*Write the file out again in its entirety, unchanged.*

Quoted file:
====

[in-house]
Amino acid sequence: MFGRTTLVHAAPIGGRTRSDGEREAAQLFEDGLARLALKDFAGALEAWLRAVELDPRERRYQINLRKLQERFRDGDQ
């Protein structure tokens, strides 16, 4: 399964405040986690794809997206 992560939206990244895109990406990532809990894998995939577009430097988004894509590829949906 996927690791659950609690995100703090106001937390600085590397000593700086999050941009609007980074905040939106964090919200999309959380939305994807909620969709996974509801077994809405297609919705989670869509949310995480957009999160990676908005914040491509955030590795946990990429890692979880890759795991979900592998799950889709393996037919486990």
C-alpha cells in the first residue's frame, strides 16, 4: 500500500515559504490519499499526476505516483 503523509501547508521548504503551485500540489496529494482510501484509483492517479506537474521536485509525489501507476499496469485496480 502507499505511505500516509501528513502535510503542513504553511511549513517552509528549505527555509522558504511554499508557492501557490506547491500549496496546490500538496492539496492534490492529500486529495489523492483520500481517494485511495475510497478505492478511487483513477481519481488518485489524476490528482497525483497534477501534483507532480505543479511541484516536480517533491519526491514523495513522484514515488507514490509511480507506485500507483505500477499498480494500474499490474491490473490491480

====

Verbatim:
[in-house]
Amino acid sequence: MFGRTTLVHAAPIGGRTRSDGEREAAQLFEDGLARLALKDFAGALEAWLRAVELDPRERRYQINLRKLQERFRDGDQ
């Protein structure tokens, strides 16, 4: 399964405040986690794809997206 992560939206990244895109990406990532809990894998995939577009430097988004894509590829949906 996927690791659950609690995100703090106001937390600085590397000593700086999050941009609007980074905040939106964090919200999309959380939305994807909620969709996974509801077994809405297609919705989670869509949310995480957009999160990676908005914040491509955030590795946990990429890692979880890759795991979900592998799950889709393996037919486990």
C-alpha cells in the first residue's frame, strides 16, 4: 500500500515559504490519499499526476505516483 503523509501547508521548504503551485500540489496529494482510501484509483492517479506537474521536485509525489501507476499496469485496480 502507499505511505500516509501528513502535510503542513504553511511549513517552509528549505527555509522558504511554499508557492501557490506547491500549496496546490500538496492539496492534490492529500486529495489523492483520500481517494485511495475510497478505492478511487483513477481519481488518485489524476490528482497525483497534477501534483507532480505543479511541484516536480517533491519526491514523495513522484514515488507514490509511480507506485500507483505500477499498480494500474499490474491490473490491480